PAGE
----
John Faiman’s toe furnished the tie-breaker.

The Huskers hurried their bulge to eight points the next time they gained control.

This was a 66-yard drive that was kept in gear in spite of a holding penalty deep in K-State territory.

Claridge fired the march with option-keepers and kept it alive with a 21-yard fourth-down throw to Theisen which eased the penalty handicap.

Rudy Johnson got the tally on a third-down sweep, which saw Texas Cornhusker beating Wildcat Gary Heinz to the corner. Again Faiman’s toe was unerring.

Two touchdowns in the third quarter hiked the game beyond K-State reach.

Claridge, who had a better day running than passing, made it 20-6 with a keeper from four yards out. This drive started from mid-field.

A few minutes later Martin rammed over from the three. Again it was a keeper by Claridge that ate up ground. He rammed 15 yards after Larry Donovan had covered a Corrigan fumble on the 18.

Paying their respects to Willie Ross, who ran to three touchdowns as Nebraska won, 24-0, at Manhattan last year, K-State “gave” the Scarlet the middle in order to protect the flanks.

Husker fullbacks made the most of this strategy.

While the injured Thunder Thornton watched, Gene Young shamed for 61 yards, Martin for 54 and Ron Powers for 30.

Once ahead, it was evident Nebraska was conserving its strength for the next Lincoln assignment—Missouri the November 3 homecoming attraction.

About the only thing new the Huskers showed against K-State was Jim Baffico in the role of punter and Faiman as kick-off man.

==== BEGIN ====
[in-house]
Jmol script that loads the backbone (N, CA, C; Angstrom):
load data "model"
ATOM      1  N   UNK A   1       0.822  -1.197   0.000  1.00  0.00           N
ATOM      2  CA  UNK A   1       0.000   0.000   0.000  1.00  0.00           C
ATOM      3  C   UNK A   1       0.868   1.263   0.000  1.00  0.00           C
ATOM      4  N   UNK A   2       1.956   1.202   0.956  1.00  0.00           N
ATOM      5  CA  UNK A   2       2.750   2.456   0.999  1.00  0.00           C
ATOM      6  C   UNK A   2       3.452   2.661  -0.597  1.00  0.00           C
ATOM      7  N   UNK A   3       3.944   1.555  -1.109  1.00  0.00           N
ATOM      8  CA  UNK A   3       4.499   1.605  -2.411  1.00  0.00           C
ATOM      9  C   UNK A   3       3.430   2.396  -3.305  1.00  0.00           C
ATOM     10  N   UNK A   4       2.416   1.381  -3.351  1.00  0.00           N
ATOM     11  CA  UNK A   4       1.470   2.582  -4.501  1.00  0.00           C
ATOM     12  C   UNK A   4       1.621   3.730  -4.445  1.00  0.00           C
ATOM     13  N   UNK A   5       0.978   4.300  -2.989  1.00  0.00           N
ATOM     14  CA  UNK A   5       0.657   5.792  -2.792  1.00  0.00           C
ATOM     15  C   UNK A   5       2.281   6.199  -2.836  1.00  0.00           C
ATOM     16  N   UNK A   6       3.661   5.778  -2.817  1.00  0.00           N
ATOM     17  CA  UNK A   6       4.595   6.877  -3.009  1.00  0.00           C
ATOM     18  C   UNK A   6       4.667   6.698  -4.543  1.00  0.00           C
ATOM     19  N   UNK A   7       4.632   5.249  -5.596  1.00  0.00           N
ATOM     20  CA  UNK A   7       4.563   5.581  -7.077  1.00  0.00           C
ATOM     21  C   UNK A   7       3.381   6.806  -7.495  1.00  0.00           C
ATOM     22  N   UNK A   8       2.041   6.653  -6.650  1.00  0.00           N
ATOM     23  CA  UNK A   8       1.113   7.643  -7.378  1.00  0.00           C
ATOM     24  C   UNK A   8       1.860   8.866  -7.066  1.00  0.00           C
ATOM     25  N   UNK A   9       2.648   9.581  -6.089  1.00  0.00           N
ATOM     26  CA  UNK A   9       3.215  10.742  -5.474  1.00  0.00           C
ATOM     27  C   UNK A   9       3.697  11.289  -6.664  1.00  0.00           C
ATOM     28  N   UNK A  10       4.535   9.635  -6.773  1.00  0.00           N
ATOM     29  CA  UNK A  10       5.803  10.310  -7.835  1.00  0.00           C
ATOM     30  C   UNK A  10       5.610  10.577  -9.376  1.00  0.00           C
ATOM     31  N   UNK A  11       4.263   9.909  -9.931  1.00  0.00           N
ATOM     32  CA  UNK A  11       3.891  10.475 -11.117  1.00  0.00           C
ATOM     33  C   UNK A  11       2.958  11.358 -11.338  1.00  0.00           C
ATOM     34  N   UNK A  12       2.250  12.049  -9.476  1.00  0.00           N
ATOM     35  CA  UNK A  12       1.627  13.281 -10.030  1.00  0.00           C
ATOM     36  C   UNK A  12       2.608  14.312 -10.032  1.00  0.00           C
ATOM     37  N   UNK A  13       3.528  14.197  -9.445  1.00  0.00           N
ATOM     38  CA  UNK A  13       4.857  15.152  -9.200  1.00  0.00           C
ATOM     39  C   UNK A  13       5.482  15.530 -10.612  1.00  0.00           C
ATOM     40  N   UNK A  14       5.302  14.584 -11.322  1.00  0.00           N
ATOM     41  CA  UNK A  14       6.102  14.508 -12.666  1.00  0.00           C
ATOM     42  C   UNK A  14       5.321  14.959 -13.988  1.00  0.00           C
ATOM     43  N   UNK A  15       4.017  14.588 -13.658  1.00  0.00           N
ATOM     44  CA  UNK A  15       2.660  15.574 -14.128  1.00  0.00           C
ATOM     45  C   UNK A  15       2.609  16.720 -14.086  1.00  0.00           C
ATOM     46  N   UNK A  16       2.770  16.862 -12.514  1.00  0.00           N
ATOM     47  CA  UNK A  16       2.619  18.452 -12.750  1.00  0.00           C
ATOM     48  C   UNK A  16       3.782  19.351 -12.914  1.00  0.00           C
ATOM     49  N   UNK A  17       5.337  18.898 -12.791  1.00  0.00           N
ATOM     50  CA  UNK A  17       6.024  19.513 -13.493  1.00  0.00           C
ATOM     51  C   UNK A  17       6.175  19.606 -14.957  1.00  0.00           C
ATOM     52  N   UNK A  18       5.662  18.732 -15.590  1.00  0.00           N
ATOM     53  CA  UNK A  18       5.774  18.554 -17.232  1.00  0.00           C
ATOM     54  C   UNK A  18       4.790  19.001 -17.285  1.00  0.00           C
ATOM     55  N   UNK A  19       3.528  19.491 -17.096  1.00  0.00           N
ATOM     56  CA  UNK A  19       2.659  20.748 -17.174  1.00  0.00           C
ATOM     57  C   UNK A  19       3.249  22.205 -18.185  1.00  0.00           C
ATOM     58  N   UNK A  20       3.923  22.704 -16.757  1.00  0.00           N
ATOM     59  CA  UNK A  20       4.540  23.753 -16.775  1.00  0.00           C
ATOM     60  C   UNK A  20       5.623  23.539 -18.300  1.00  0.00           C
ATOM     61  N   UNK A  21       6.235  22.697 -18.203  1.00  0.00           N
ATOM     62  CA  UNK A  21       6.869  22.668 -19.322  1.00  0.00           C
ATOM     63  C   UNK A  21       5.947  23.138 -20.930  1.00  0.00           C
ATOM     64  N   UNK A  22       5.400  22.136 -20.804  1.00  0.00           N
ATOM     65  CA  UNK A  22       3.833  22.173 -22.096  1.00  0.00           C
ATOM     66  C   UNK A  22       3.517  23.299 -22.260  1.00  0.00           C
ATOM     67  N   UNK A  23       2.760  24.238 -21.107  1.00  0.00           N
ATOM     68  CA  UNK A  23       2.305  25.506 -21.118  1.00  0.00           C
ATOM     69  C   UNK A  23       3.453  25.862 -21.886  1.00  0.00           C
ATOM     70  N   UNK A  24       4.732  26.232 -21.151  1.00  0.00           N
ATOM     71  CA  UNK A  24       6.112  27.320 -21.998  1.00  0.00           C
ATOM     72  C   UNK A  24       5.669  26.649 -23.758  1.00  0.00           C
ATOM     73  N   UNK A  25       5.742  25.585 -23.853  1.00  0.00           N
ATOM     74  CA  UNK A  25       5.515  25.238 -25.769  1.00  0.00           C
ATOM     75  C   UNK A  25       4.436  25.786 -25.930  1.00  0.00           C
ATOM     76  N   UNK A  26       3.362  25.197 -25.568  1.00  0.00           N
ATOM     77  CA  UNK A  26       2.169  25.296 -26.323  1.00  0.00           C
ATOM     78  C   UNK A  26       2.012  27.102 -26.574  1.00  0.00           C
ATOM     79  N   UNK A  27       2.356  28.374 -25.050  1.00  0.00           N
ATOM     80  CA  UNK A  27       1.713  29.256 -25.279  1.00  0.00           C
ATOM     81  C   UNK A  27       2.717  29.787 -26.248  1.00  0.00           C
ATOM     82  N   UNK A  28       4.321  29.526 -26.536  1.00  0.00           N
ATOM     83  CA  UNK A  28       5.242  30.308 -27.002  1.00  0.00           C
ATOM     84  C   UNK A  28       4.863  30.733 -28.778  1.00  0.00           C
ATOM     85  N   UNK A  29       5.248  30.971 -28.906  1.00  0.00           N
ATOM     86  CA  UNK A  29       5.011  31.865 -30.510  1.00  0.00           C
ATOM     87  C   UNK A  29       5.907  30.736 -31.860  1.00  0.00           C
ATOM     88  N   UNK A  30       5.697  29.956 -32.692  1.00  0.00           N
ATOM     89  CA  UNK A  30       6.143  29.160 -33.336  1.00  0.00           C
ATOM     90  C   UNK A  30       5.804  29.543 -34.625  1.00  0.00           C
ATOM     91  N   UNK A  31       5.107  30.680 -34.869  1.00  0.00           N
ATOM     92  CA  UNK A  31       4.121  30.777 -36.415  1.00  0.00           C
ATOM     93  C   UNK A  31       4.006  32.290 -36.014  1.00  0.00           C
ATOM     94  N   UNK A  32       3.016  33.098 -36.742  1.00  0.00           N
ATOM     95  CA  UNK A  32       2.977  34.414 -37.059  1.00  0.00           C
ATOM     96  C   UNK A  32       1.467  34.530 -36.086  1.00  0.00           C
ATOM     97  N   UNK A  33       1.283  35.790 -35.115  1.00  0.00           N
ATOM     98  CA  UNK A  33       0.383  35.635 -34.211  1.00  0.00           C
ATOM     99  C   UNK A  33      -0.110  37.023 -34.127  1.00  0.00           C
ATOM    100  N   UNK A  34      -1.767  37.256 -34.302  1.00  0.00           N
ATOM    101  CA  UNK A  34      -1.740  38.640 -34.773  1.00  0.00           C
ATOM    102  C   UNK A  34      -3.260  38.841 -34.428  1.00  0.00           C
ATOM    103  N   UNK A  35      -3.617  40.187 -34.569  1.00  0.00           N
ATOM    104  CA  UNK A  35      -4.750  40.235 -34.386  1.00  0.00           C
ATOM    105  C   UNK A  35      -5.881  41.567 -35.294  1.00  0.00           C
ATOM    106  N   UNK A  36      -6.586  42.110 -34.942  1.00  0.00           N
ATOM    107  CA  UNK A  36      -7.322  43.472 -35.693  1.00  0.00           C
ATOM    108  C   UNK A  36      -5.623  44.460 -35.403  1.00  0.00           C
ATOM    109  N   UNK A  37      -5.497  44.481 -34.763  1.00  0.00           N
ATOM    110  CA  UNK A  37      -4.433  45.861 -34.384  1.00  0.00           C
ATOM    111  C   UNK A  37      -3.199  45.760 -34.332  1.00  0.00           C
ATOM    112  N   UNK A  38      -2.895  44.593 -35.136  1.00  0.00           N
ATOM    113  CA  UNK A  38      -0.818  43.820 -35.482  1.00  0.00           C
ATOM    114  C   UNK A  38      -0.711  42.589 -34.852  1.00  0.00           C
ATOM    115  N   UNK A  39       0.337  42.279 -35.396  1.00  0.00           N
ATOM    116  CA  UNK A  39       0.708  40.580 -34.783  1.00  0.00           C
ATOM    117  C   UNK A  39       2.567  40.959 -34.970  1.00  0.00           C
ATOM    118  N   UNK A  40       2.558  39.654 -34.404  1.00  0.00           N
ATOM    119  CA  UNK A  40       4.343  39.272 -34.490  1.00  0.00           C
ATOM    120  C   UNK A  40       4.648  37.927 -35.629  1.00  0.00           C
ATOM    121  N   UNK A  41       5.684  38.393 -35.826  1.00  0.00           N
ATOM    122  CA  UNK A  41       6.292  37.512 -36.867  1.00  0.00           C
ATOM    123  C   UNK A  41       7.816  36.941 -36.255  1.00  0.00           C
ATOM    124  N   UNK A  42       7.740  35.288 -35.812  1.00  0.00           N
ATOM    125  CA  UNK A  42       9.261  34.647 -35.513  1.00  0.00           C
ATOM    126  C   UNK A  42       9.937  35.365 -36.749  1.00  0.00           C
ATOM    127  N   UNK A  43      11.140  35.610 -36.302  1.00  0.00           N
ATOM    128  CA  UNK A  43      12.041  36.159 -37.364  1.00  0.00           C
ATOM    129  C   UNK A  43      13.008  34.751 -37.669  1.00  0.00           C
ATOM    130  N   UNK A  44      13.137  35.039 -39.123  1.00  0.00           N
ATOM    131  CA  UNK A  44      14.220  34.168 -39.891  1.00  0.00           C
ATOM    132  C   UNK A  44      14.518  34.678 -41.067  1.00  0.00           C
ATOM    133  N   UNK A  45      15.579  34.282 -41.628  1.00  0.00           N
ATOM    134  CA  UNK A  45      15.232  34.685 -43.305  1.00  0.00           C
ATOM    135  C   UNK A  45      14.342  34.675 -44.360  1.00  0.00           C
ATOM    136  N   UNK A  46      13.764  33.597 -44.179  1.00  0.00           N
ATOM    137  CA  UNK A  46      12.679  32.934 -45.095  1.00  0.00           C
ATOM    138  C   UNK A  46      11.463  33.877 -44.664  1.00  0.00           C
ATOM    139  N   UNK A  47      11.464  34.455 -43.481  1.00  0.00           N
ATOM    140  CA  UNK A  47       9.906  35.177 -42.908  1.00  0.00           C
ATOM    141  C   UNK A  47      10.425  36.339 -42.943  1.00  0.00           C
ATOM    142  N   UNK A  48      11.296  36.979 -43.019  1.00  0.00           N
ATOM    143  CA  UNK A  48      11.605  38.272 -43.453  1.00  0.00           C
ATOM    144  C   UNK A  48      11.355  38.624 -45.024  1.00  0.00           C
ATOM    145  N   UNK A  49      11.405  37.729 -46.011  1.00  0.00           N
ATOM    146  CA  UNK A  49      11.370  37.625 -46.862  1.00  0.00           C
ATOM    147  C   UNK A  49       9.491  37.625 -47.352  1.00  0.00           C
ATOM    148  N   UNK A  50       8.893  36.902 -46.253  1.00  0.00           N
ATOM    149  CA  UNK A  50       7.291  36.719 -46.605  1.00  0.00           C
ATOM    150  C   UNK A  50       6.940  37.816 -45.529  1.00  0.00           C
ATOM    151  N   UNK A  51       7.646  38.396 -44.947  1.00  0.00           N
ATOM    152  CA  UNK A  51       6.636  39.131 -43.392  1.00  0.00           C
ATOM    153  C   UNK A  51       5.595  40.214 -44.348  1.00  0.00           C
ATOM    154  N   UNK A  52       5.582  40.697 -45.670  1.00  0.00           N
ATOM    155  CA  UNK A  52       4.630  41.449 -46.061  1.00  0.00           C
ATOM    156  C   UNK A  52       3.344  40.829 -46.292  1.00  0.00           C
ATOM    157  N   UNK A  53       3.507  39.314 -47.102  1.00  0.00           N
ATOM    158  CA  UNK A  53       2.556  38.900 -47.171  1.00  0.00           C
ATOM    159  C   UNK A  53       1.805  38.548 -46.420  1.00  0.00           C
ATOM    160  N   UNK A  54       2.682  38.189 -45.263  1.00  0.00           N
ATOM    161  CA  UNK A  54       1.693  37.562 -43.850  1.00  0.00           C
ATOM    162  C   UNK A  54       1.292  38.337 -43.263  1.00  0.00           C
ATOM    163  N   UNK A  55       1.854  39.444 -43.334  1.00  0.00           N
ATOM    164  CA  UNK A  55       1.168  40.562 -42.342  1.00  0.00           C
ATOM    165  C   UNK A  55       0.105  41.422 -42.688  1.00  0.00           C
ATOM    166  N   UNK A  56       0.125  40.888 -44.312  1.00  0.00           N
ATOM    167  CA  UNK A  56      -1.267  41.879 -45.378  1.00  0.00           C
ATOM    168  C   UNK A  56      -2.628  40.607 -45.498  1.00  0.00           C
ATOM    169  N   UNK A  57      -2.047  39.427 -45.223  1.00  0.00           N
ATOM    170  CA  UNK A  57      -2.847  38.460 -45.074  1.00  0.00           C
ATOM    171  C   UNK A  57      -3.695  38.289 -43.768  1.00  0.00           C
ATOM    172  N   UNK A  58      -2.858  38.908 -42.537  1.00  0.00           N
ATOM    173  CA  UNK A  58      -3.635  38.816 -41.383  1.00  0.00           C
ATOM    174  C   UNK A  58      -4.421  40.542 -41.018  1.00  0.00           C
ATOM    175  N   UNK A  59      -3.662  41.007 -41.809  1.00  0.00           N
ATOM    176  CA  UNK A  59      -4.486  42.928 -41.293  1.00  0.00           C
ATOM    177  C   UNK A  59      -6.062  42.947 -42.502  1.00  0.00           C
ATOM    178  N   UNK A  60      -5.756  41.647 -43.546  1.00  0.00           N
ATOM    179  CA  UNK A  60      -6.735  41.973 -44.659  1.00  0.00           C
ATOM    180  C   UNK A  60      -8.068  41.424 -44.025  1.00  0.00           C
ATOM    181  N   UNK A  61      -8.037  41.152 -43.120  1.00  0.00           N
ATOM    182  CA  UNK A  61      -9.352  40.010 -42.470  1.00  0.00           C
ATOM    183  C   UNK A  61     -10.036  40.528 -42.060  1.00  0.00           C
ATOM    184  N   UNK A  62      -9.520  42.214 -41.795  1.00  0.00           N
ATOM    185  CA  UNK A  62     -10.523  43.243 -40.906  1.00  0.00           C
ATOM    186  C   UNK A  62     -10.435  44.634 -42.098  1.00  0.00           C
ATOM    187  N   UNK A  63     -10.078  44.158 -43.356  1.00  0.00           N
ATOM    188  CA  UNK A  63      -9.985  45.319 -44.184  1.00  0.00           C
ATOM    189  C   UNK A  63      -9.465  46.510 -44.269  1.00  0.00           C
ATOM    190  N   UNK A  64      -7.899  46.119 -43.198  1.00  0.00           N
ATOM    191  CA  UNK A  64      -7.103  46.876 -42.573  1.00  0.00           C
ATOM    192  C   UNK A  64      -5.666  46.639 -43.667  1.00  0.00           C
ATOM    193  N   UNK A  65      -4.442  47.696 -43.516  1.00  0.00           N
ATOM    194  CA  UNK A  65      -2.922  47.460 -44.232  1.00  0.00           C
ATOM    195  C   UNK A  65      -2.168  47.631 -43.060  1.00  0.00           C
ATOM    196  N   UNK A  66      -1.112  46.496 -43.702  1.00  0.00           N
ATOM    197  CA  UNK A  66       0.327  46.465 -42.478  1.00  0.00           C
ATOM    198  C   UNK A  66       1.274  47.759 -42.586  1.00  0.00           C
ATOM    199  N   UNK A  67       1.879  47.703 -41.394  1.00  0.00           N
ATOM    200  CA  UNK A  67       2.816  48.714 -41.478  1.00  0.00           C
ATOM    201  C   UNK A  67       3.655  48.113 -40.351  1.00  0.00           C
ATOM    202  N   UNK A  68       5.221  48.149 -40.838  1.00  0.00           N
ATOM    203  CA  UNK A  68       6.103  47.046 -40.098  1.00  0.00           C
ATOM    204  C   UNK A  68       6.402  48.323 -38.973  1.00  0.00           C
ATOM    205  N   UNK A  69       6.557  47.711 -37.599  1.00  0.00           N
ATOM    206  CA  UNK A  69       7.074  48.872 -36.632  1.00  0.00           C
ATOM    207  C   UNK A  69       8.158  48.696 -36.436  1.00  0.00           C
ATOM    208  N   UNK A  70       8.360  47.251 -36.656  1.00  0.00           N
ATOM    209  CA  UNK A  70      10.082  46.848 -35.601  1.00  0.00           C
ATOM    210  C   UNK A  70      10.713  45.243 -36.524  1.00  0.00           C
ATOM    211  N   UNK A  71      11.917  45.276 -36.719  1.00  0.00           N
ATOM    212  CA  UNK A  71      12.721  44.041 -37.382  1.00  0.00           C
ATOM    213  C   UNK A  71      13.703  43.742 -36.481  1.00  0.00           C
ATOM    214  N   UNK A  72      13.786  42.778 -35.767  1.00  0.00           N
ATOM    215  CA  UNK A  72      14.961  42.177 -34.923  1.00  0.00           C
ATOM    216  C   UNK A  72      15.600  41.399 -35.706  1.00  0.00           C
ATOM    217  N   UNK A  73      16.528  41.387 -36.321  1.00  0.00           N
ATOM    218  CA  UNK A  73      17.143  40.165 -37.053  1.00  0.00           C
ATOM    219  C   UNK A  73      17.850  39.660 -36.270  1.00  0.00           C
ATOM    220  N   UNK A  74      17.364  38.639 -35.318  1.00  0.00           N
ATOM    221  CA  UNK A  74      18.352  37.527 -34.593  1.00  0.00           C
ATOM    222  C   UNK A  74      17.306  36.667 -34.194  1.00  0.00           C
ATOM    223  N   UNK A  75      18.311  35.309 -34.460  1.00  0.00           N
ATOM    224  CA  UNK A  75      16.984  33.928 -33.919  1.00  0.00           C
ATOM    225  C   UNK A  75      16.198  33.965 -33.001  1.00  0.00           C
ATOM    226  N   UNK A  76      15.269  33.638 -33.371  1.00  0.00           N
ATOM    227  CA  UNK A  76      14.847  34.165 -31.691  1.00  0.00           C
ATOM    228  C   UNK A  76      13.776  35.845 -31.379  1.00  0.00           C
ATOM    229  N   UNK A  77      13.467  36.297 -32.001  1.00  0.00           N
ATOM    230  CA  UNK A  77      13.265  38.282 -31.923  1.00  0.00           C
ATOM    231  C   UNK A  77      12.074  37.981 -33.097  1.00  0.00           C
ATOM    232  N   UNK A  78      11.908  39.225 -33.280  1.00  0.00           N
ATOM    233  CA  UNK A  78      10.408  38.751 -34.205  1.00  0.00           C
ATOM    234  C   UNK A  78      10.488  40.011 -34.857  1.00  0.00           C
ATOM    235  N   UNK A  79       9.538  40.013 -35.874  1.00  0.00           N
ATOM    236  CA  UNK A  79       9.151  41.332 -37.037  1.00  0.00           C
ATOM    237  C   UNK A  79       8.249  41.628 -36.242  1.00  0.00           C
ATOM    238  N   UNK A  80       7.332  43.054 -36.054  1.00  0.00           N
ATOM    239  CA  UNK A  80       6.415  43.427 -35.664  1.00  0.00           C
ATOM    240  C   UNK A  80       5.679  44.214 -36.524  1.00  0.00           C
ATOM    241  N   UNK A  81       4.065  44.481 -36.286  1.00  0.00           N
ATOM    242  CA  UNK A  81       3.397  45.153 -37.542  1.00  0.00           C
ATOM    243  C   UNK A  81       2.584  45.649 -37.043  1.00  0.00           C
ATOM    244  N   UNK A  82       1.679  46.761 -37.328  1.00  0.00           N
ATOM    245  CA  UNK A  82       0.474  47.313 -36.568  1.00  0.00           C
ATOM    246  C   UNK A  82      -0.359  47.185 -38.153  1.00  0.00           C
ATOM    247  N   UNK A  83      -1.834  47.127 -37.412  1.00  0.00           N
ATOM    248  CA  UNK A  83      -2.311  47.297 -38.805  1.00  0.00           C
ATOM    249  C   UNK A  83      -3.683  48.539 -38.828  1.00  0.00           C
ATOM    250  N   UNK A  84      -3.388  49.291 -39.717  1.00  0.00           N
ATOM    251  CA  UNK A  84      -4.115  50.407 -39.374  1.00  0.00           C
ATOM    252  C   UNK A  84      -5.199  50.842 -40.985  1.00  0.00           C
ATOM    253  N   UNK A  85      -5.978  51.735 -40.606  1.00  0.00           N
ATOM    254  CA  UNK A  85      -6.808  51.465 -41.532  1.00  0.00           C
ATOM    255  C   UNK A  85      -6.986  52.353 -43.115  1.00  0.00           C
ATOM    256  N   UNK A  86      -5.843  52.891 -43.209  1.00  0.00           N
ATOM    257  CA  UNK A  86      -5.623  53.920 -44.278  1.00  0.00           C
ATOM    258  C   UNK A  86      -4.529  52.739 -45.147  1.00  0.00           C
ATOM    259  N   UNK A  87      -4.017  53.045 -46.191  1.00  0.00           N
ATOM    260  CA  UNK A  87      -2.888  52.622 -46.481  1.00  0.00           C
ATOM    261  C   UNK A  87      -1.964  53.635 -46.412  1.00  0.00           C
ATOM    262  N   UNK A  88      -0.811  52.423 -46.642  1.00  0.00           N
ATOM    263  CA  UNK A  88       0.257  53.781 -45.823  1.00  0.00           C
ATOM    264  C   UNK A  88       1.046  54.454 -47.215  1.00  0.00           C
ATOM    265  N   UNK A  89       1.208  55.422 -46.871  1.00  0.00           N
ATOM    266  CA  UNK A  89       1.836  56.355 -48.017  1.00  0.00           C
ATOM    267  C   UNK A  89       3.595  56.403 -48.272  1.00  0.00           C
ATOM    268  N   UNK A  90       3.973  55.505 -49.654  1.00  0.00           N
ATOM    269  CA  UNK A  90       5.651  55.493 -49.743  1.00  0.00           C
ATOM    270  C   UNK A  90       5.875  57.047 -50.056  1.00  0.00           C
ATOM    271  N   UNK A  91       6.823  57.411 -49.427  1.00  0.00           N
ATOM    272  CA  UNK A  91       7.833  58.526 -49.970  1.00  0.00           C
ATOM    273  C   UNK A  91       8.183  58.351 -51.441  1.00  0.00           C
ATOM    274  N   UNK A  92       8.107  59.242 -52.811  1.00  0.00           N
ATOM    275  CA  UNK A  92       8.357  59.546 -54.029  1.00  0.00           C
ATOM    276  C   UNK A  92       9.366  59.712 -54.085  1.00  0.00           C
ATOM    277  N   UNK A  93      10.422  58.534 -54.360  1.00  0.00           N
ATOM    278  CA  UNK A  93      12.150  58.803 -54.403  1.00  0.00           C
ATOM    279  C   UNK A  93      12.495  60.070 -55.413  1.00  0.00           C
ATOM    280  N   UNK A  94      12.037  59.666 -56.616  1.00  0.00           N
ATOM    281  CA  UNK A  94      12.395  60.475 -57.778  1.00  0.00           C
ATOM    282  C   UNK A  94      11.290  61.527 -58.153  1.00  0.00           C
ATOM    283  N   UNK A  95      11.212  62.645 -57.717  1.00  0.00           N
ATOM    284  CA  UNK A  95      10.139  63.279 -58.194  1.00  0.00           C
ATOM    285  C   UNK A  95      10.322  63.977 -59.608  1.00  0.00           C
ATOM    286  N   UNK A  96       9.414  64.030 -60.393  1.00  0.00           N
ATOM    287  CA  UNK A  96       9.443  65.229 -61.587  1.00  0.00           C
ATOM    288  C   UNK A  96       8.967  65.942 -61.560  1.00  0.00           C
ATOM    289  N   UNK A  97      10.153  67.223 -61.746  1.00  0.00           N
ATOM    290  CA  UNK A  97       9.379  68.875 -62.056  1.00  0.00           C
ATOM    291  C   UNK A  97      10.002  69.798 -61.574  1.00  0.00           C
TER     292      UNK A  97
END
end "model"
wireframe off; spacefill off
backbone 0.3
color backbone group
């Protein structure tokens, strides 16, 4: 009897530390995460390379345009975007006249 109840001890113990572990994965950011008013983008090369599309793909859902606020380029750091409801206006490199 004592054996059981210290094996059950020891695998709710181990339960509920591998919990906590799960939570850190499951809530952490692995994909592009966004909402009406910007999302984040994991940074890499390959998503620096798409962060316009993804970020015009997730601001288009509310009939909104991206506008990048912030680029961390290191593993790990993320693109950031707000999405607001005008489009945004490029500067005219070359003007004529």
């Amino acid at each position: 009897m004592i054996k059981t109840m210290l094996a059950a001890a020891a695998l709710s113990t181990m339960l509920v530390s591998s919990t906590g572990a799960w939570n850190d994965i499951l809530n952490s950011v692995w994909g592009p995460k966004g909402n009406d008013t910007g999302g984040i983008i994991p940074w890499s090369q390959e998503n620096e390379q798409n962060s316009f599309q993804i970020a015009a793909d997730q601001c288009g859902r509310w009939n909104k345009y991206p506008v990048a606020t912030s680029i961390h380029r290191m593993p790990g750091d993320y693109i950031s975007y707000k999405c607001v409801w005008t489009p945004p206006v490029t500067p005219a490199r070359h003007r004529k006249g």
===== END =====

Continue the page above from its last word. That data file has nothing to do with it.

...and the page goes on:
Baffico lifted three for a respectable 37-yard average compared with the 41 charted for Claridge, who handled all the chores in the four early games.

Faiman bombed two kick-offs into the end zone. In view of the poor showing of Colorado at Iowa State, it is doubtful if Devaney will raise the lid at Colorado Saturday either.

Attendance
30,701


More coverage

World-Herald post-game coverage (PDF)


Game stats

Opp NU
Penalty yards 45
Rush yards 38 317
Rush attempts 26 61
Yards per carry 1.5 5.2
Pass yards 156 87
Comp.-Att.-Int. 7-22-0 6-15-3
Yards/Att. 7.1 5.8
Yards/Comp. 22.3 14.5
Fumbles 3 2

Series history

Nebraska is 78-15 all-time against Kansas State.

See all games »


1962 season (9-2)

South Dakota Sept. 22
Michigan Sept. 29
Iowa State Oct. 6
North Carolina State Oct. 13
Kansas State Oct. 20
Colorado Oct. 27
Missouri Nov. 3
Kansas Nov. 10
Oklahoma State Nov. 17
Oklahoma Nov. 24
Miami (FL) Dec. 15

This day in history

Nebraska has played 19 games on Oct. 20. See them all »